Imagine skiing through the woods as fast as you can with a rifle on your back. Abruptly, you stop, pull the gun from its harness and stand perfectly still, controlling your breathing as you aim and rapid-fire towards five targets. You quickly slide the rifle into the harness and sprint off on your skis. This is biathlon.
Excelling in biathlon requires extreme aerobic exertion paired with motionless calm and precision. Biathletes prepare for two completely different sports, striving for good technique, intentional athletic training and proper care of injuries.
When athletes competing in the Youth/Junior Biathlon World Championships in Osrblie, Slavakia, this winter needed advice for relieving tight shins or treatments for back pain, they turned to professor Karen Westervelt.
A physical therapist and certified athletic trainer whose 17-year-old son, Bjorn Westervelt, competed in the event, Westervelt accompanied Team USA to Osrblie as a volunteer. Youth and junior athletes (age 17-21) from 35 countries and four continents competed in 16 different disciplines of biathlon.
Westervelt teaches biomechanics and kinesiology to exercise science and athletic training students and musculoskeletal evaluation and treatment to students in the Doctor of Physical Therapy program. She also serves as educational program director for UVM Integrative Health.
As a physical therapist, Westervelt treats patients with musculoskeletal injuries at a clinic in Stowe, Vermont.
Treating high-performance athletes during a competition is different than working in the clinic, said Westervelt, who found herself evaluating injuries in the waxing hut or at the finish line. High-level cross-country skiers are prone to overuse injuries, and many athletes suffer from the same conditions, she said.
"I took athletes to the gym each evening to treat injuries and work on techniques. The days are long preparing athletes for competition in the morning, being out of the course during the races, and treating injuries well into the evenings so that they can race again the next day. The work is incredibly rewarding! Athletes are a highly motivated population to work with,” Westervelt said.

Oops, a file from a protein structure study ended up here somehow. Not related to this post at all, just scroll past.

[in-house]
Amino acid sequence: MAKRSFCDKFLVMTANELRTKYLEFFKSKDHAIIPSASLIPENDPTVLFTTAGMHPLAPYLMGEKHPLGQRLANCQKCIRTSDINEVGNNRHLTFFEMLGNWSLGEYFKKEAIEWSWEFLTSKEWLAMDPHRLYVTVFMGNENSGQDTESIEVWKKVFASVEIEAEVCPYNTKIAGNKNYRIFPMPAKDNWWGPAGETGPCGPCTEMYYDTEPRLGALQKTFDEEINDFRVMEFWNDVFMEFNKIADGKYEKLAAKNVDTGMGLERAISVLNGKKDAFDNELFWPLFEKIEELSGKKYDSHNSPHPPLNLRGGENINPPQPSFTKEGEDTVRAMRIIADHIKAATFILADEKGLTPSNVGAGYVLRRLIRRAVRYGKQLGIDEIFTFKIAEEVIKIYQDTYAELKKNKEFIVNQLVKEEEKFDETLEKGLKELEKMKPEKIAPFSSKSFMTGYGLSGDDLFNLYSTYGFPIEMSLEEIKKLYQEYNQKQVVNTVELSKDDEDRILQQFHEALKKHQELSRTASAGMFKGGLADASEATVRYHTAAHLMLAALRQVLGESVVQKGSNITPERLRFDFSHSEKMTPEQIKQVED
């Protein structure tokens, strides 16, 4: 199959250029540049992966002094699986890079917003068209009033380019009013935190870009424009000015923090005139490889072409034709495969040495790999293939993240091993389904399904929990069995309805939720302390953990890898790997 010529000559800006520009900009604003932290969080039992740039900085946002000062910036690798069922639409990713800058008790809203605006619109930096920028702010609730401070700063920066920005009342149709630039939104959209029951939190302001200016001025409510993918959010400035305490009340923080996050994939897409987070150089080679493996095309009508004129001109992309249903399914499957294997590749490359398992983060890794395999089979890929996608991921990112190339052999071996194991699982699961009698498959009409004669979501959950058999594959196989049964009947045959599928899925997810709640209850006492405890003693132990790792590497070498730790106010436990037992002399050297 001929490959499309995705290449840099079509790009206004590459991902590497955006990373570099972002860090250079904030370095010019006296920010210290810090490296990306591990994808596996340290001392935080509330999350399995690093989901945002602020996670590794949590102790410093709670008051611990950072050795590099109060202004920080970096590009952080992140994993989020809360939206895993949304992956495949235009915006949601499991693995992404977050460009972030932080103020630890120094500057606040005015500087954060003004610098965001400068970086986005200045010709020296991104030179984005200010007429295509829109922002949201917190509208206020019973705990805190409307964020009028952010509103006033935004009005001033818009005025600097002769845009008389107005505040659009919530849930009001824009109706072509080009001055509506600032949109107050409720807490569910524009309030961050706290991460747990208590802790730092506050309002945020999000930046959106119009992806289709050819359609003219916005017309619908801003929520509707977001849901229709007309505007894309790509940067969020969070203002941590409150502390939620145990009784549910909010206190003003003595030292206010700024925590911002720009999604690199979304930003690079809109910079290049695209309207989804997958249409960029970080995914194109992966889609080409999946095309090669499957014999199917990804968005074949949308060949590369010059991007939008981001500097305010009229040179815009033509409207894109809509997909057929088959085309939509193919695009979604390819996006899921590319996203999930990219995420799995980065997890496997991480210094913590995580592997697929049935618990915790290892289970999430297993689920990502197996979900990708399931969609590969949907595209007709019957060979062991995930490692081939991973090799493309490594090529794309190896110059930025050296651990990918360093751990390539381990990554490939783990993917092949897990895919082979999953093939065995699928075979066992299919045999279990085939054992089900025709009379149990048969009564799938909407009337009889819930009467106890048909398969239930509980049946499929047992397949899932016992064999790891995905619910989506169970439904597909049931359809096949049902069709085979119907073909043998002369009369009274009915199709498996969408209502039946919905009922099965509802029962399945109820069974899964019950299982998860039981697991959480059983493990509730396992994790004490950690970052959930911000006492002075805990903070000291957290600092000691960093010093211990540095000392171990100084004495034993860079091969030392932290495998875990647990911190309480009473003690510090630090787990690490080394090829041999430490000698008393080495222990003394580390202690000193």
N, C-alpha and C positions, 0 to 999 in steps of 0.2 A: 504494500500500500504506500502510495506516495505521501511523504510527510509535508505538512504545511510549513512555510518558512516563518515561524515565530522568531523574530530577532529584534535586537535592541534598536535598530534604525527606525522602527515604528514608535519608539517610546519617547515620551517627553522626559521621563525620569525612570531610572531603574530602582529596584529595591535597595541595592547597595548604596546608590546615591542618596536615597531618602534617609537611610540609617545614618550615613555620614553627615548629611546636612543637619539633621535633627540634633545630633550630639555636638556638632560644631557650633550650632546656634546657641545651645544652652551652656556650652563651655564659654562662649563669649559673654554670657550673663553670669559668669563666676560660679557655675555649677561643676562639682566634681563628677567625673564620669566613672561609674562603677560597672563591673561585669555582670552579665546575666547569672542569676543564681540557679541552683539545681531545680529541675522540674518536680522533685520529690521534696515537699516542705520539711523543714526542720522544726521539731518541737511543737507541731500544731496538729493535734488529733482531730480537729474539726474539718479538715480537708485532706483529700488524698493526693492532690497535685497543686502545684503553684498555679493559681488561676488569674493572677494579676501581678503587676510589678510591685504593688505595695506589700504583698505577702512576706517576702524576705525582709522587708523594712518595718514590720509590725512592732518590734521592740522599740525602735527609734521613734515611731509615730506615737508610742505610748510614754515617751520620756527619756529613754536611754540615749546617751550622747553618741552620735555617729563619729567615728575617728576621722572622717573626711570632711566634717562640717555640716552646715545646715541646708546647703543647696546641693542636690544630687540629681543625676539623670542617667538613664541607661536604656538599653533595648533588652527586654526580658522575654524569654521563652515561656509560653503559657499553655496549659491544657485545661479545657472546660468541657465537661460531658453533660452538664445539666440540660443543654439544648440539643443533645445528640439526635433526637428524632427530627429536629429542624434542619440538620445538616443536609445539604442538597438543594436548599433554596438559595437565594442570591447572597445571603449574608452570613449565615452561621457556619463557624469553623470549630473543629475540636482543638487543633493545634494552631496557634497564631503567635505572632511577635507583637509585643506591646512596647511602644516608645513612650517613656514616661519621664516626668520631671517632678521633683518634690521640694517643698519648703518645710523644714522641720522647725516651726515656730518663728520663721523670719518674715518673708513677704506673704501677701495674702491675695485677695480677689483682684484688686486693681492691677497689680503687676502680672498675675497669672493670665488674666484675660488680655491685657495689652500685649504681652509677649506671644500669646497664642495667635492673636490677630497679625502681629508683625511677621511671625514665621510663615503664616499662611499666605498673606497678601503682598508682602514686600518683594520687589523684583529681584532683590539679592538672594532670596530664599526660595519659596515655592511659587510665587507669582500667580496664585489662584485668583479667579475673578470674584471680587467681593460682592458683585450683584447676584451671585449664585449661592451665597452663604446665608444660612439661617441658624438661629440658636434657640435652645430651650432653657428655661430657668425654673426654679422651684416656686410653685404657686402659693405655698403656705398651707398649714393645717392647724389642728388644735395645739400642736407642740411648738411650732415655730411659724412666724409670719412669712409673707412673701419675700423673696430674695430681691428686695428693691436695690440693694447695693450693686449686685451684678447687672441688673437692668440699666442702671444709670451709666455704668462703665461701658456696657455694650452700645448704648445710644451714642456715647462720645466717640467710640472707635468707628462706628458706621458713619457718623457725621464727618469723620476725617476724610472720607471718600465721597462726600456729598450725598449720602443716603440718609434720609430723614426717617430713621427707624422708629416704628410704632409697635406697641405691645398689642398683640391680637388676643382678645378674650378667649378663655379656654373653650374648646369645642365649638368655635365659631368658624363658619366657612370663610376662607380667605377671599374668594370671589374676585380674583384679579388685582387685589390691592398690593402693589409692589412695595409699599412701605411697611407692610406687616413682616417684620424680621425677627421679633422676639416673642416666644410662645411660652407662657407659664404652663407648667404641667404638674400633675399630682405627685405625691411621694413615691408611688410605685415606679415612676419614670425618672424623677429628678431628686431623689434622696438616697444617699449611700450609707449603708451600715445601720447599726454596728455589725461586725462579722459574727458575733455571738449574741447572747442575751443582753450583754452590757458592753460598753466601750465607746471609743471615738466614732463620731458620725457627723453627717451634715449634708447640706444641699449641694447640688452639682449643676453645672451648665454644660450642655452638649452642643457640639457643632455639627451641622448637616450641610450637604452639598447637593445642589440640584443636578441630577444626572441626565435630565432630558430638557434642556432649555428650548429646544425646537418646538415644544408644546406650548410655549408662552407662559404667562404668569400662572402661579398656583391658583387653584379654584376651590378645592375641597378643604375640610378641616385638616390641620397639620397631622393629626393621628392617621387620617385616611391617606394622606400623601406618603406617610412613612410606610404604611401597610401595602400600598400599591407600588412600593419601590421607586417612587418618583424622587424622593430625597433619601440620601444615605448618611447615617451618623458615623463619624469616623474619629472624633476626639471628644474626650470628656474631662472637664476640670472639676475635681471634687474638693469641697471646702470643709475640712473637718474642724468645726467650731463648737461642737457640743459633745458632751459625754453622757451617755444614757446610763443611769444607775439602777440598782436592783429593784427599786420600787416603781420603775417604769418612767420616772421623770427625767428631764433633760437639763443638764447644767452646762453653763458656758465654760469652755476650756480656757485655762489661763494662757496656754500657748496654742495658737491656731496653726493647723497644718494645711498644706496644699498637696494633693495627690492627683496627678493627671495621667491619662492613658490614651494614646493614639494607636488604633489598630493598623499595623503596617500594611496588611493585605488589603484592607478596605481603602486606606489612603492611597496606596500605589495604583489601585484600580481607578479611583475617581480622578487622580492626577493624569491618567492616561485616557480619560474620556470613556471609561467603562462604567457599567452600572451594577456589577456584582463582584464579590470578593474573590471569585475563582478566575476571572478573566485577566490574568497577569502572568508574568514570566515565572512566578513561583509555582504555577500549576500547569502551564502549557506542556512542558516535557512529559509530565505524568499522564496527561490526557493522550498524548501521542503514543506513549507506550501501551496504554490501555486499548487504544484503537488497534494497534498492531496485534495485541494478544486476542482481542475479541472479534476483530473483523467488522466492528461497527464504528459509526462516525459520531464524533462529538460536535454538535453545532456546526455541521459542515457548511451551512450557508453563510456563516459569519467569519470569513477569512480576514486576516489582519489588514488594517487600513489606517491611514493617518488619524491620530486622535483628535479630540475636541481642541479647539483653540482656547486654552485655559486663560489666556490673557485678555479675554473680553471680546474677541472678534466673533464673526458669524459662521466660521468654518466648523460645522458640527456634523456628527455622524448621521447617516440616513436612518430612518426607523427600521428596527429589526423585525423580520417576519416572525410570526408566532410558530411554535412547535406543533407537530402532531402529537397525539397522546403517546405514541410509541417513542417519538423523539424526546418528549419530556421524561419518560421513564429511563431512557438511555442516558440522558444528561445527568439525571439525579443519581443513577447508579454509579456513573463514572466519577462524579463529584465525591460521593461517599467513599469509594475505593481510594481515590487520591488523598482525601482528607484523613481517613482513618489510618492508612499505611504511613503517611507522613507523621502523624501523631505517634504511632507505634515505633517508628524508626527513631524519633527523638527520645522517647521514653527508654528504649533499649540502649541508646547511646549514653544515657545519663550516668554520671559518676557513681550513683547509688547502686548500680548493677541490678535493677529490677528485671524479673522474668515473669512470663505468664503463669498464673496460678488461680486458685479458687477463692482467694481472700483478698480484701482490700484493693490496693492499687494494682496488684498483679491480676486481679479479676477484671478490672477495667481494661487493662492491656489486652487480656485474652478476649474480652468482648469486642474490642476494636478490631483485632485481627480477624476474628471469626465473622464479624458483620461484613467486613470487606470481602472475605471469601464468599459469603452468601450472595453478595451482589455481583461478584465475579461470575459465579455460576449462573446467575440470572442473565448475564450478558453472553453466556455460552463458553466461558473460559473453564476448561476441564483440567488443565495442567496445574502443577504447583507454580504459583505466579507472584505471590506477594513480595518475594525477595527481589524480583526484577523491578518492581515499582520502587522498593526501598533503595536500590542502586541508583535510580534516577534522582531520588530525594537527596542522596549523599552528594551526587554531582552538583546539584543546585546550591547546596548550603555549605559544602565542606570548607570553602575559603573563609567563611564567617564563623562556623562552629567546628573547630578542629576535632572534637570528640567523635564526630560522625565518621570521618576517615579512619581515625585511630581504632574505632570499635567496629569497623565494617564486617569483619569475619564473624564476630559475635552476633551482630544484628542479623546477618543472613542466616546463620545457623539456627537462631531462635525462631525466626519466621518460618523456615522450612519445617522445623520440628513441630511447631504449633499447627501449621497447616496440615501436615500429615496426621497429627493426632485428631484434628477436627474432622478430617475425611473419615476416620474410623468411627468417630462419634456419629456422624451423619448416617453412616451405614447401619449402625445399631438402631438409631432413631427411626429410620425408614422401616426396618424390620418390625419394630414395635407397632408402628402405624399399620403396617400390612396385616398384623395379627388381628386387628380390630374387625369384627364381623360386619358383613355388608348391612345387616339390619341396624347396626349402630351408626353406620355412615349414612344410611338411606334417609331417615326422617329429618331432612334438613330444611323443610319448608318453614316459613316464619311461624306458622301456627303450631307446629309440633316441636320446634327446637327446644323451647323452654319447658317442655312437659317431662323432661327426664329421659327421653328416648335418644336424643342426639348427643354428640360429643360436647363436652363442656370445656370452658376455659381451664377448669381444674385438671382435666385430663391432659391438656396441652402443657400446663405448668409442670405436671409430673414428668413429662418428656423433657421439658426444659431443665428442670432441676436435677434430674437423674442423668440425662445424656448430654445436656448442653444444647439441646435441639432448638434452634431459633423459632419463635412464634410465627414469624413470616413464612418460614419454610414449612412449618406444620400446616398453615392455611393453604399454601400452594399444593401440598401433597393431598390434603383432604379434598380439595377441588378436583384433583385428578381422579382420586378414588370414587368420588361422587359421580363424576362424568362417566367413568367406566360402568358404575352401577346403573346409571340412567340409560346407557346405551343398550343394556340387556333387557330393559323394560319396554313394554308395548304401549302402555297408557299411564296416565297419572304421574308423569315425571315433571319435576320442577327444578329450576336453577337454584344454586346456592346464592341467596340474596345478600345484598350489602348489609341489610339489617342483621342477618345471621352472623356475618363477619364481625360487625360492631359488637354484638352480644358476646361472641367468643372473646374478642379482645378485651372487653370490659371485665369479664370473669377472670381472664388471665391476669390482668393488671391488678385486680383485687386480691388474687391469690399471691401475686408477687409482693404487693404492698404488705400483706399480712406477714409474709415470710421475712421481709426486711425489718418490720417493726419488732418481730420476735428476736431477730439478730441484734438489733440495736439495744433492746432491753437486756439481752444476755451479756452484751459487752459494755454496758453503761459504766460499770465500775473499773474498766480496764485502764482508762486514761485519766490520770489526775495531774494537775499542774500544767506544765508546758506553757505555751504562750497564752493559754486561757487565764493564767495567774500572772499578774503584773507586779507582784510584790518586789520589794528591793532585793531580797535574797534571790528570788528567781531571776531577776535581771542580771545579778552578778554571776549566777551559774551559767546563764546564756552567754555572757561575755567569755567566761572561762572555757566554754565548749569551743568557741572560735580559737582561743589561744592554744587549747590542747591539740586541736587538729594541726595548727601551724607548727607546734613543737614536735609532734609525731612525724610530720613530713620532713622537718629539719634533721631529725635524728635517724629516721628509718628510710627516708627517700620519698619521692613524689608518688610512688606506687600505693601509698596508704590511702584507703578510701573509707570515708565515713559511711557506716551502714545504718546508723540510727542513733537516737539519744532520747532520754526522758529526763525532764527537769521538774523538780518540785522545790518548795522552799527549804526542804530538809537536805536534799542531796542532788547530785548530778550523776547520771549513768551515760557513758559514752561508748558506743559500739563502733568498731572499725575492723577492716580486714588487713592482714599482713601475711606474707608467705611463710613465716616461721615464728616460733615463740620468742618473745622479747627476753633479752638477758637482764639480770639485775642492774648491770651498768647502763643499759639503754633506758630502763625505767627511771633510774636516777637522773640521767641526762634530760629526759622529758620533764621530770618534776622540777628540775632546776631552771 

“Providing volunteer physical therapy and athletic training support for Team USA at the Biathlon Youth and Junior World Championships is an honor for me. These athletes are the very best in the USA and they are really serving as ambassadors for the sport and our country as they complete on the world level. Keeping them healthy and on the snow is the way I can contribute to this purpose.”
In one instance, Westervelt helped relieve an athlete’s ankle pain so she could continue to compete. “She had an ankle sprain that was only 50% recovered and still causing her pain during skiing. We found a way to tape it to relieve the pain and still fit in her ski boots. She ended up doing really well in the races. She was so grateful. I showed her how to tape it herself so she could show her athletic trainer at home and continue taping it until her ankle fully recovers.”
Westervelt worked side-by-side with USBA junior coaches Danika Frisbie ’13, Tim Burke and Algis Shalna, observing athletes’ technique and conducting biomechanical analyses. An avid Nordic skier, Westervelt enjoys combining her knowledge of skiing, biomechanics and physical therapy to help athletes get back onto the snow as quickly as possible.
“Everyone wins when medical staff, who understand the biomechanics of human motion and mechanisms of injuries, collaborate with coaching staff, who understand technique and training principles. Together we can build faster, stronger, healthier high-performance athletes," Westervelt said.
In the classroom, Westervelt’s students appreciate listening to her experience traveling with Team USA as they learn about mid-season care for high performance athletes.
“I can see I have hit the target when students begin to realize that they can combine their love of sport with what they are learning in the classroom," she said. "All of a sudden, the motivation to learn becomes tangible.”